Thursday, 26 May 2016

I Am Valid - And So Are You!

Maybe it's because it's the first anniversary of the day I learned that my sister's body was only being kept 'alive' by machines...

maybe it's because a friend has found closure with someone who denies the same to me...

maybe it's because I'm sickened by seeing almost daily proof that the children of my ex-friends have been taught that shunning and treating others like shit is good christian behaviour...

or maybe it's just because it's cold and wet and grey.

But this morning I feel tears pricking my eyes, and a weight on my soul.

The lies and abuse and deception in the 'church' just continue. The elephant is ignored, and when that doesn't work, it's painted and prettified to make people feel better about its existence.

The religious machine keeps chewing up the broken and spitting them out. The religious leaders today are as toxic as those Jesus addressed 2 000 years ago (Matthew 23) - and the people continue to support and enable them.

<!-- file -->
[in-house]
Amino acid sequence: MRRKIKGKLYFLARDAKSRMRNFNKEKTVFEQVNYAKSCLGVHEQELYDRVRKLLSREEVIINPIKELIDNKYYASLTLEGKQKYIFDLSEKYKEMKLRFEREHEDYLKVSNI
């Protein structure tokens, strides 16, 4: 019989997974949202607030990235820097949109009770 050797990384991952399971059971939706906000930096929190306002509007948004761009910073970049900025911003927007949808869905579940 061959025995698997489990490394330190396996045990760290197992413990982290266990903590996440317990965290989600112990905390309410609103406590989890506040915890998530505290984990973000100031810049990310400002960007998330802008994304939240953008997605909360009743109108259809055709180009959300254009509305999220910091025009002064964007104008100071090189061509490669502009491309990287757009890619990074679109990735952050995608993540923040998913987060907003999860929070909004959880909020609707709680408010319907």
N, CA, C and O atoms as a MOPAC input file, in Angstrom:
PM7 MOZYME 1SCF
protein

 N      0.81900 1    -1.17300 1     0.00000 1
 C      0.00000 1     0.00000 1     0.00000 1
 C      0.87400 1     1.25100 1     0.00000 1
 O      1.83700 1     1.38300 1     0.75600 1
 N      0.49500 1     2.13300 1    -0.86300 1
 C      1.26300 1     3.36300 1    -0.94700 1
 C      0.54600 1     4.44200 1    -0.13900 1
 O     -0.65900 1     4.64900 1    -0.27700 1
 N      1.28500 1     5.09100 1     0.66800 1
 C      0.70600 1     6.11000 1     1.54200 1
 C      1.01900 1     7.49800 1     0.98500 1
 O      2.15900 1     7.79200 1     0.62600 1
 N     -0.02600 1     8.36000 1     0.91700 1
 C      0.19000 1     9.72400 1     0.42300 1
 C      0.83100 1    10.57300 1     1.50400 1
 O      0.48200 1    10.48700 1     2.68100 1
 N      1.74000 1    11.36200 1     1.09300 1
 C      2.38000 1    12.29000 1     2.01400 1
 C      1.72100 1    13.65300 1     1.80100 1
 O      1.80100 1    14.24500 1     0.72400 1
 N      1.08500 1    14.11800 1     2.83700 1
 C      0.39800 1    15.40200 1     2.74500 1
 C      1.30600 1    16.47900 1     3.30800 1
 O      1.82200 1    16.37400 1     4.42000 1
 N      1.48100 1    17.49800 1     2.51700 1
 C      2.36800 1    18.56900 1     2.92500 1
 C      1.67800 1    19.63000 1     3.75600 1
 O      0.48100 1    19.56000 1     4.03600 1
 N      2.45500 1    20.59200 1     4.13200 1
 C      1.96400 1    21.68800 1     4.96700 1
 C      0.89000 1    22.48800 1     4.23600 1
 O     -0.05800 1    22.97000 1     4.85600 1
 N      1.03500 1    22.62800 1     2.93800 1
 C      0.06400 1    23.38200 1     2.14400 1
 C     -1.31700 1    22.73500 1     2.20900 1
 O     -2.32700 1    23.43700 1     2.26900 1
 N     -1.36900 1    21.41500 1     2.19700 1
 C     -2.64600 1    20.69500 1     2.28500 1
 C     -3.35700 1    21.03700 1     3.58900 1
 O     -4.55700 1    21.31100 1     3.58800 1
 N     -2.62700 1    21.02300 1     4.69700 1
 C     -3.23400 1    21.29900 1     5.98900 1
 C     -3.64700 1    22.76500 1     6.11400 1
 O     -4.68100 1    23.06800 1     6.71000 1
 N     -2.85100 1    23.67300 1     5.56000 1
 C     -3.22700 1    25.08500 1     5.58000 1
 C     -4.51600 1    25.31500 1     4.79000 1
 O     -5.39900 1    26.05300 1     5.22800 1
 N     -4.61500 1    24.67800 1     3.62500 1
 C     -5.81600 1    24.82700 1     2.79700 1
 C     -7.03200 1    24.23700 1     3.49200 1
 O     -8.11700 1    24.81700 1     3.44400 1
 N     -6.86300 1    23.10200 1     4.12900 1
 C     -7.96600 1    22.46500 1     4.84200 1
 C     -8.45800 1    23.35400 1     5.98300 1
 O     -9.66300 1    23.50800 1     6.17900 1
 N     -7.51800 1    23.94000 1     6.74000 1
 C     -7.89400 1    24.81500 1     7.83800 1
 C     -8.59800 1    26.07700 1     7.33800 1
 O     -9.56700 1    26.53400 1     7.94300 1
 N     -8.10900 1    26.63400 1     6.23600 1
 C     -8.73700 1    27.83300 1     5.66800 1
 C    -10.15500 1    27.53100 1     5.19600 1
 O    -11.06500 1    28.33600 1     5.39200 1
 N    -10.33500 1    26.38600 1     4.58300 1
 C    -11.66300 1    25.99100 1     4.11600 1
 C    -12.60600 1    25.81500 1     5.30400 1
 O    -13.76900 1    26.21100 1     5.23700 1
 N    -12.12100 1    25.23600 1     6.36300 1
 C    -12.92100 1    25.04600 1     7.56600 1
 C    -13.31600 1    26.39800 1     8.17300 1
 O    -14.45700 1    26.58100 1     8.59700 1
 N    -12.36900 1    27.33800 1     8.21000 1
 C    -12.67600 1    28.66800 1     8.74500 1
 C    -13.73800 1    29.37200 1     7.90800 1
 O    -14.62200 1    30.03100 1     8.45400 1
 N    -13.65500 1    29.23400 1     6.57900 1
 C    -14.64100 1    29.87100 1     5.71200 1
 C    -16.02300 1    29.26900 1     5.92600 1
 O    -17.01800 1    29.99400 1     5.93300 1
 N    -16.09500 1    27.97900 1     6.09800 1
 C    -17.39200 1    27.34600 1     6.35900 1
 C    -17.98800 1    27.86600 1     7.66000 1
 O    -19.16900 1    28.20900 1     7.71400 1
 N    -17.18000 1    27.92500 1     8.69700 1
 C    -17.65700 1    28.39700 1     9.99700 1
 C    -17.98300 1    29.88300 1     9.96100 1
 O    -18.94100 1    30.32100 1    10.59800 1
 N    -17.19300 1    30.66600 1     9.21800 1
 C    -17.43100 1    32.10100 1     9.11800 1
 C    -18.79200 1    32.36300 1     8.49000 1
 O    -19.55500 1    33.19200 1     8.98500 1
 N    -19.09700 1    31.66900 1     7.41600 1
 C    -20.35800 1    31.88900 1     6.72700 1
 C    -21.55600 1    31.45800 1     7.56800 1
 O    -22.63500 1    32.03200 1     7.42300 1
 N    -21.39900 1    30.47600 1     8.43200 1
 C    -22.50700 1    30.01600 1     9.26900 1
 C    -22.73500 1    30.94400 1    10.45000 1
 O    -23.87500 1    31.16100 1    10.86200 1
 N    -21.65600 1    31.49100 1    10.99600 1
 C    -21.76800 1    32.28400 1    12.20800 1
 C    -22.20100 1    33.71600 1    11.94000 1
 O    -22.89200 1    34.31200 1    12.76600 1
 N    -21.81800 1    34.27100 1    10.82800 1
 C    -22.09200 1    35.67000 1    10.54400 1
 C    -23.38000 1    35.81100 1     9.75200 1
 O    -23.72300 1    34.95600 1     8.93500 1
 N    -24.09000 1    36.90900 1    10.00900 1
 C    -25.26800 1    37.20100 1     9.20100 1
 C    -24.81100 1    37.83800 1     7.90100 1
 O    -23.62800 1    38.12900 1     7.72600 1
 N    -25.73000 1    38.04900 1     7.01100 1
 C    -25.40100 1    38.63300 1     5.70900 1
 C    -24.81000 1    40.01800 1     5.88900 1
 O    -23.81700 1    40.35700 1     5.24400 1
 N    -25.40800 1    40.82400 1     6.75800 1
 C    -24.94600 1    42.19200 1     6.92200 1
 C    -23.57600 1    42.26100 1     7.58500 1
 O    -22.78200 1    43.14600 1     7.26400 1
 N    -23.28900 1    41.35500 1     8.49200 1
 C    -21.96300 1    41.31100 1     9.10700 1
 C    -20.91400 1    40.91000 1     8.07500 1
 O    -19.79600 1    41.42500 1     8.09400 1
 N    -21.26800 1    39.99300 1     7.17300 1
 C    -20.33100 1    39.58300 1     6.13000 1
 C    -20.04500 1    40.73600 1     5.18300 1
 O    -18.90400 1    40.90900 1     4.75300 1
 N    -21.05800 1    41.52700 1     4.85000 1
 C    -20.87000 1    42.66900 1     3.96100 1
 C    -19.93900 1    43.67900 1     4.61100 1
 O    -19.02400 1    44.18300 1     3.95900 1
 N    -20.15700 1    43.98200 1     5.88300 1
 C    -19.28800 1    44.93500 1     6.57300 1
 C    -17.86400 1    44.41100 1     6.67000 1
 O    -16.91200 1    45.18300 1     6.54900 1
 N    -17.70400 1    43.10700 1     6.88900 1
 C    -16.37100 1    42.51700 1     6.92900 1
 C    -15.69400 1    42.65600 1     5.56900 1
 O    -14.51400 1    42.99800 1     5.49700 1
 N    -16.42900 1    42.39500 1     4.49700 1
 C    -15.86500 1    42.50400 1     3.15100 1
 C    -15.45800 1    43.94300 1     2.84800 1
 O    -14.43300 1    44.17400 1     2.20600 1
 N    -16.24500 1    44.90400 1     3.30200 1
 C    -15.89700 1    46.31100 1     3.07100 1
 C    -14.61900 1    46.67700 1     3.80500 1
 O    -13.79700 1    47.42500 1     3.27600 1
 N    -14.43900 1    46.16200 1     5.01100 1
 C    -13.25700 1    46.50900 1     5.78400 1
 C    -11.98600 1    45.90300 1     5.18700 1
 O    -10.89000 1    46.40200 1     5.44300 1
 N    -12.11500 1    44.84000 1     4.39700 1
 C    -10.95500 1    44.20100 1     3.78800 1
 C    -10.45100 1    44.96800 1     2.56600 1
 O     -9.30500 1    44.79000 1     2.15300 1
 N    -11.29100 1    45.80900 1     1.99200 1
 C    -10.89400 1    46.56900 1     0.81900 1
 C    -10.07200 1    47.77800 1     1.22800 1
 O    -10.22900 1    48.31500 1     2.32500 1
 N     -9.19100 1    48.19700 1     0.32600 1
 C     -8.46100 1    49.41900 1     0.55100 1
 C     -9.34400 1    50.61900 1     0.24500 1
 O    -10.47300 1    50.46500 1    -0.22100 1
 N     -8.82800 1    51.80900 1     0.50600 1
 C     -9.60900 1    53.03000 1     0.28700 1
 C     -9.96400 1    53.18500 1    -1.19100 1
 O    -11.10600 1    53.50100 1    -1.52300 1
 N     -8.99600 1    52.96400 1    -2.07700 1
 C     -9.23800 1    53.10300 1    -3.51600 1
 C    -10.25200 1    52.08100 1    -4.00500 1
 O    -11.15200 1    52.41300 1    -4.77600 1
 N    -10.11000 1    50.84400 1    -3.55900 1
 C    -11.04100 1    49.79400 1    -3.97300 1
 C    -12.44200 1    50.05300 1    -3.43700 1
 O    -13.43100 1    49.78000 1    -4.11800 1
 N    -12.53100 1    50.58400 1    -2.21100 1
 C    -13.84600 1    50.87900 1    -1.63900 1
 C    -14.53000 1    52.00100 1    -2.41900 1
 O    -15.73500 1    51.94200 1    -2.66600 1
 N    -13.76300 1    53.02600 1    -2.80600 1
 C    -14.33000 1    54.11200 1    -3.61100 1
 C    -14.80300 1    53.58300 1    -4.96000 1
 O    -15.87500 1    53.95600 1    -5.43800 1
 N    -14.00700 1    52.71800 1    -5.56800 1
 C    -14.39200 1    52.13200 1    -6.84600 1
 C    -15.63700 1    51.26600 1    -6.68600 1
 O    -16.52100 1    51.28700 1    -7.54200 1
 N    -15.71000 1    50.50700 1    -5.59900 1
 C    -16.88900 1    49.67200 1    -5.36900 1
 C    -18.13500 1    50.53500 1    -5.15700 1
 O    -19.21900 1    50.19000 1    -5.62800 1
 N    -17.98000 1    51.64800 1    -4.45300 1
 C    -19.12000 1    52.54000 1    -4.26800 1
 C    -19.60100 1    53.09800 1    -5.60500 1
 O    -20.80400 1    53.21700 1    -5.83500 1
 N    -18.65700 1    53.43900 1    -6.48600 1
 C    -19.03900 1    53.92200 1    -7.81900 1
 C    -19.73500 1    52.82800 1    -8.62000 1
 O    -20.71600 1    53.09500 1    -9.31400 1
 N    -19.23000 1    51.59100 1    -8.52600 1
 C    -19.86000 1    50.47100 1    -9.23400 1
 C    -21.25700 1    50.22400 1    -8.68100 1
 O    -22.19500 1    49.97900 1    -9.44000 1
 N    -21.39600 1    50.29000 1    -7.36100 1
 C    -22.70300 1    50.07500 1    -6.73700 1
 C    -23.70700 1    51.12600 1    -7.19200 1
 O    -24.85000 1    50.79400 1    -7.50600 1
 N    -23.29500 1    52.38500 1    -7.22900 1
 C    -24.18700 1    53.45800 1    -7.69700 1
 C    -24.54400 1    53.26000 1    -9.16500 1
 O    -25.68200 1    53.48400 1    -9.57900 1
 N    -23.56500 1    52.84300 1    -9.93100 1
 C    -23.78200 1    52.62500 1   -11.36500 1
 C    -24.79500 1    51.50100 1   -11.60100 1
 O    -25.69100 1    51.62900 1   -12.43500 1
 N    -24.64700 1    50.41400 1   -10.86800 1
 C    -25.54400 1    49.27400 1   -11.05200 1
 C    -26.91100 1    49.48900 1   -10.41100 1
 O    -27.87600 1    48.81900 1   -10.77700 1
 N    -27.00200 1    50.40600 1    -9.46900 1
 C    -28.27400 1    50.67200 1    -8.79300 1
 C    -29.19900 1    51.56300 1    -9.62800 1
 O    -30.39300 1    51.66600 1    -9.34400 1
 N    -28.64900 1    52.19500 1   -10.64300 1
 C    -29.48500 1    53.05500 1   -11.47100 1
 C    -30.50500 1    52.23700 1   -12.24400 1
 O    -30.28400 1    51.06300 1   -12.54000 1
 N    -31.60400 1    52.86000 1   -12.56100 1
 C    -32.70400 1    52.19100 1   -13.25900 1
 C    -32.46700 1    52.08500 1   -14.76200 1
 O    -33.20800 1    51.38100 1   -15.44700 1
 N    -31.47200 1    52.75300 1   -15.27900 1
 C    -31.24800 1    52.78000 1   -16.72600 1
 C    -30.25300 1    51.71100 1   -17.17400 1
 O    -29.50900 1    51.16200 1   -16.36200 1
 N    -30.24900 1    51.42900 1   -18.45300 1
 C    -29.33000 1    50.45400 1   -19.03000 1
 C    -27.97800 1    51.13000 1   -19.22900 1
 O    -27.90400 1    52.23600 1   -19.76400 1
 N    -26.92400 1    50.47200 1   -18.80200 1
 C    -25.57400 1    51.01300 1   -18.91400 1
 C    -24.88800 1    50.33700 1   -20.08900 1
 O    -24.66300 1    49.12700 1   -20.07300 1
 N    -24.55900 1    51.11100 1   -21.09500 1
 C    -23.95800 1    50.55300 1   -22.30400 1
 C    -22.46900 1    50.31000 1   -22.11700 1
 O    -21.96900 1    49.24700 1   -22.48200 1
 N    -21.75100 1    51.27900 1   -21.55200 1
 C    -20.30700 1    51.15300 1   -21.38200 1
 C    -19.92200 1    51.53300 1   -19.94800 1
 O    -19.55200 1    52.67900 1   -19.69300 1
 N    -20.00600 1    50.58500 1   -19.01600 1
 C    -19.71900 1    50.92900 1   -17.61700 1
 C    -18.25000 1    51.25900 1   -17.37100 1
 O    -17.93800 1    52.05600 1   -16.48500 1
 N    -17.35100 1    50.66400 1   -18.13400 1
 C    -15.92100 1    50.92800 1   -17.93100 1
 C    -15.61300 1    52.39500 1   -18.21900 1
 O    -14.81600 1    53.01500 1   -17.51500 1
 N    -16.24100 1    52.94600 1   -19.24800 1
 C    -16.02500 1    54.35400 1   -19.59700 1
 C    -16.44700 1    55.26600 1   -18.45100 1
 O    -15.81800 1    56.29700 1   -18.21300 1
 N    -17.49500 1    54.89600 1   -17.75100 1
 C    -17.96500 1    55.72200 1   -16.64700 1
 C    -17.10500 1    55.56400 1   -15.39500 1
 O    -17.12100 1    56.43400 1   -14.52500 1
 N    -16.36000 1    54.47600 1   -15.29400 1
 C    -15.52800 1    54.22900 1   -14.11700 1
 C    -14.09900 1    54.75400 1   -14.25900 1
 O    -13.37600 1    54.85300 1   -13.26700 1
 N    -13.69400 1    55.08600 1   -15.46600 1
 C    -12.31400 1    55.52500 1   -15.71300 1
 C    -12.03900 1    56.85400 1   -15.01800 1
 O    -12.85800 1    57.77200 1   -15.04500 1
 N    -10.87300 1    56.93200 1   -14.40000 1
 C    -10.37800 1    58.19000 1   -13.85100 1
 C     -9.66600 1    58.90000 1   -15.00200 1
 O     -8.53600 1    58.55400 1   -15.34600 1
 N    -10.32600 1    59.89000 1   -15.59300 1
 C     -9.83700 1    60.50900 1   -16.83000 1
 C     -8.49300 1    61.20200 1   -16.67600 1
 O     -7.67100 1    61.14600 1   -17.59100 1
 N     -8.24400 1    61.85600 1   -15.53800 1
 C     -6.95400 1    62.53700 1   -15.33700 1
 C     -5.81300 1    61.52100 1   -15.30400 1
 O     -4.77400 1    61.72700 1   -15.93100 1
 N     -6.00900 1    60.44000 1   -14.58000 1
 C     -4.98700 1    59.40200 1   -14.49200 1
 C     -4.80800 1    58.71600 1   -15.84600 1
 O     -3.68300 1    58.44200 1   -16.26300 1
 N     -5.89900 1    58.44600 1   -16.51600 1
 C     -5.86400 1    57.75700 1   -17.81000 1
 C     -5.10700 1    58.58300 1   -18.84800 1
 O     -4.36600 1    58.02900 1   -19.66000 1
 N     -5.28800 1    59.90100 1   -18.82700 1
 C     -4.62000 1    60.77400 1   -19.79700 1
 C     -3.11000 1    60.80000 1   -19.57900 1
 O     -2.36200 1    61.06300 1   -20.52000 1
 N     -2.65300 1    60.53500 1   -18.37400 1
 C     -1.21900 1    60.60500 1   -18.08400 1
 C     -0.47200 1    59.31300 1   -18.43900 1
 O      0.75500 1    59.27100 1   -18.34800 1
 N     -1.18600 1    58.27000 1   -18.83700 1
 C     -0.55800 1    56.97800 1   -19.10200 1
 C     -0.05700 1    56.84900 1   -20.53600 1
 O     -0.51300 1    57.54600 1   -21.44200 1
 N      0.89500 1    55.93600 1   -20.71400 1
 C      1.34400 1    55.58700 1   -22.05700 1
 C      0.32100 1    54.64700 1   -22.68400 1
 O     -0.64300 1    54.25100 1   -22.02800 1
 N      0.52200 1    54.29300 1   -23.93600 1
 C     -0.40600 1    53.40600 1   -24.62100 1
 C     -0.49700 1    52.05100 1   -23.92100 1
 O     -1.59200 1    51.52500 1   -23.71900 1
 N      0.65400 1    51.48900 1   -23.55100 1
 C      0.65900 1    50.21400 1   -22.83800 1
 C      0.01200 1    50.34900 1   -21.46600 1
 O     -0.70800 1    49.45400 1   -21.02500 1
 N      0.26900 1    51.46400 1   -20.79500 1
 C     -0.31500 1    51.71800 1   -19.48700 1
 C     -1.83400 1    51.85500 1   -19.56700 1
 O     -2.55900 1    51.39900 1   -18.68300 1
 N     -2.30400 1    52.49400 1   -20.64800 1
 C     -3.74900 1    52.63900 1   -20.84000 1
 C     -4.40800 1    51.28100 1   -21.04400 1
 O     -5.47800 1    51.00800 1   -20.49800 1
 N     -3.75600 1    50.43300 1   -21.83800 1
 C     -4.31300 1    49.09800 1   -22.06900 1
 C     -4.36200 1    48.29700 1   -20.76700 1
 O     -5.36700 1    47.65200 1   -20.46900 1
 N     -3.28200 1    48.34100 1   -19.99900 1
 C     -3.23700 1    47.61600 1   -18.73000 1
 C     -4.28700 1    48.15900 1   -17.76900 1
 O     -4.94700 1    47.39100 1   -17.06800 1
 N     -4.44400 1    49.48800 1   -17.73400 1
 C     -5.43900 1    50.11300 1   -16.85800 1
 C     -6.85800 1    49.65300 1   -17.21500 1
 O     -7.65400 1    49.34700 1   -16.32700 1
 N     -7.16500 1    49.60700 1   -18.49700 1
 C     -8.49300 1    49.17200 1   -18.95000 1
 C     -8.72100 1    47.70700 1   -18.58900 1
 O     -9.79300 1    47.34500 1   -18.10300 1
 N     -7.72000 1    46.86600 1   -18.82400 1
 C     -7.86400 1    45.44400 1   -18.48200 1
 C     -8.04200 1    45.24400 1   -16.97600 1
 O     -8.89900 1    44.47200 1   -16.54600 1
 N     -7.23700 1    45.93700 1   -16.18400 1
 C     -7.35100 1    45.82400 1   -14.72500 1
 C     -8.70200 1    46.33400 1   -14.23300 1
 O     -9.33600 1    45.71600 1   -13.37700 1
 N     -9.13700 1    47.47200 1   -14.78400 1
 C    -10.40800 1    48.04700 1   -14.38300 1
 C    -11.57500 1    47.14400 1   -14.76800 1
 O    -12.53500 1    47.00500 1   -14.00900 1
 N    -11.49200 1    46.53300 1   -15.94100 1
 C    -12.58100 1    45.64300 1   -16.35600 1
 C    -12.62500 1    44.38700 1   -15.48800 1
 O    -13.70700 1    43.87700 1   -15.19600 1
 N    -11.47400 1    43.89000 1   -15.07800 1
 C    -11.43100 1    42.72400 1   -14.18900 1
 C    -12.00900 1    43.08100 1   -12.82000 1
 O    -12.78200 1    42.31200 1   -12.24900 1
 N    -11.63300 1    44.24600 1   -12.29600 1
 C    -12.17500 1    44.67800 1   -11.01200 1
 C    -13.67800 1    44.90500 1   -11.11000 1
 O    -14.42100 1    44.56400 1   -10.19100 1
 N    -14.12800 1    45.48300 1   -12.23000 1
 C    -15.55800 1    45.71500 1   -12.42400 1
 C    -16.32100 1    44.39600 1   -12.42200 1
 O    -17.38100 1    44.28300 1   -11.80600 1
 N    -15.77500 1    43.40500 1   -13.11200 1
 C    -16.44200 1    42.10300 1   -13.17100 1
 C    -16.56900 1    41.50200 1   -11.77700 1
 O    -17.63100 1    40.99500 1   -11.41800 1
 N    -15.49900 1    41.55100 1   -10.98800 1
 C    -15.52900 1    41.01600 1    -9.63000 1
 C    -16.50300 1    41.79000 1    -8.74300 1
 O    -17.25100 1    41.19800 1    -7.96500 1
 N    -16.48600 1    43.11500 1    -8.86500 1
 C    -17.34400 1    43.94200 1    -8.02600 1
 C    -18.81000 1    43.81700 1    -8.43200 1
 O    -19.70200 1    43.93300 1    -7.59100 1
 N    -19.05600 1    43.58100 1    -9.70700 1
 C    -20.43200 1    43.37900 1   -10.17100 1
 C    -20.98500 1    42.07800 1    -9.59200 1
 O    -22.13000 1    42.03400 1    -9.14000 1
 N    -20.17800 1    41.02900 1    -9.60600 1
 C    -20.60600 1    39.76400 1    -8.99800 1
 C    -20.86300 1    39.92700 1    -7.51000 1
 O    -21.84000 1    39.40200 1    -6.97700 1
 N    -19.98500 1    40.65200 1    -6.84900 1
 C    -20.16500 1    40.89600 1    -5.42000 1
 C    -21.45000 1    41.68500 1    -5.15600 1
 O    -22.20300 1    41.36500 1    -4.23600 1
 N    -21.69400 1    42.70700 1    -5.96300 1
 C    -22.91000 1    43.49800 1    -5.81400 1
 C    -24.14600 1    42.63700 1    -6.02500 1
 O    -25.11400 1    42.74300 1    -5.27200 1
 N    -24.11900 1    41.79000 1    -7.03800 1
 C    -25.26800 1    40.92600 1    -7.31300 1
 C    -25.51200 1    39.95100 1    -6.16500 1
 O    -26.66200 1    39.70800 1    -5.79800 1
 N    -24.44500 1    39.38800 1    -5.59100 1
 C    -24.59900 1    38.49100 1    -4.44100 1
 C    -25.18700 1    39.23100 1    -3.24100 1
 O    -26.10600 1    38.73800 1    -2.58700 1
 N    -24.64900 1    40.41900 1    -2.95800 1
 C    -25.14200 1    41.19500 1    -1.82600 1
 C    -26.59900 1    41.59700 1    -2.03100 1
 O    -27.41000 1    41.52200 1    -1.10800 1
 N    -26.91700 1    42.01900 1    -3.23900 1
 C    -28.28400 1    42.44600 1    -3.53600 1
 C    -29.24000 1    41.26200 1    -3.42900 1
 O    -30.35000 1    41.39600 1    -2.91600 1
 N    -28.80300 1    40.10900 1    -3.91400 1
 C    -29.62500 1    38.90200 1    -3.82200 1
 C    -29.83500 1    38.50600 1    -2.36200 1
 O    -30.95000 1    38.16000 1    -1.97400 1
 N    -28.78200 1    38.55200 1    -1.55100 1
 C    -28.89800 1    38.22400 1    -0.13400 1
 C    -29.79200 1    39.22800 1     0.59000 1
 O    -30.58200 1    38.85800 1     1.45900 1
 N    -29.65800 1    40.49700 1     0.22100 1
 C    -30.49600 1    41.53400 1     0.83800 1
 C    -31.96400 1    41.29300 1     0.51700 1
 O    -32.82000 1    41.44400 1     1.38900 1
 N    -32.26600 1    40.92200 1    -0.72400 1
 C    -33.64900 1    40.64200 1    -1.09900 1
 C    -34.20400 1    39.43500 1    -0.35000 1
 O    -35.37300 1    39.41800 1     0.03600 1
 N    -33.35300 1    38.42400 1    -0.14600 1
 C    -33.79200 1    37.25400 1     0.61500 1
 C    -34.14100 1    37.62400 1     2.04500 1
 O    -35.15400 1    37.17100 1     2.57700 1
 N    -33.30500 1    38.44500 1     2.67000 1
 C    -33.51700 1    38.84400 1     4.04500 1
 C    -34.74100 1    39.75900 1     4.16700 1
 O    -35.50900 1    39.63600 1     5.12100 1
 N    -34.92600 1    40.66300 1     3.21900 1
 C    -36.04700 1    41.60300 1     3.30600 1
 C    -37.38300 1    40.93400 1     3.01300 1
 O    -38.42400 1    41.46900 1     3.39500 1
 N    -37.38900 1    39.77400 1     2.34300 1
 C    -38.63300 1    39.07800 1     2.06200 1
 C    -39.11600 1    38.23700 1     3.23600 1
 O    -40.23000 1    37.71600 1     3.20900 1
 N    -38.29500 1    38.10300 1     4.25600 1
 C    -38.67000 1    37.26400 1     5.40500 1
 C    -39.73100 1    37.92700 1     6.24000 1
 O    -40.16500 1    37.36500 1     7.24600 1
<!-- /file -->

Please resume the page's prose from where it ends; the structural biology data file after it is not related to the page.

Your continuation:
And yet I find, even as I sit and write these words, that a renewed strength is rising within me. I no longer hope or expect things to change, but I will not stop speaking out because that is my natural response to injustice.

I no longer let others dictate who I am, or how I should behave. I no longer bow to the pressure to pretend or conform. I have permission to be me - no matter how much others hate me for it.

I am reminded that it is legitimate to be me. Exactly the way I am.

I am valid.

And I want to remind you that you are too!

Tuesday, 17 May 2016

I Found My Voice

They told me to speak up
and then silenced me

They told me to be bold
and then caged me

They told me to fly
and then clipped my wings

I was afraid
and ashamed 
and alone 

I was dying inside until I finally understood

They wanted me to speak up
and repeat their pre-approved words

They wanted me to be bold
in being their clone

They wanted me to fly
tied to their rope

And then

I found my voice
And I found my courage
And I flew away...


Monday, 9 May 2016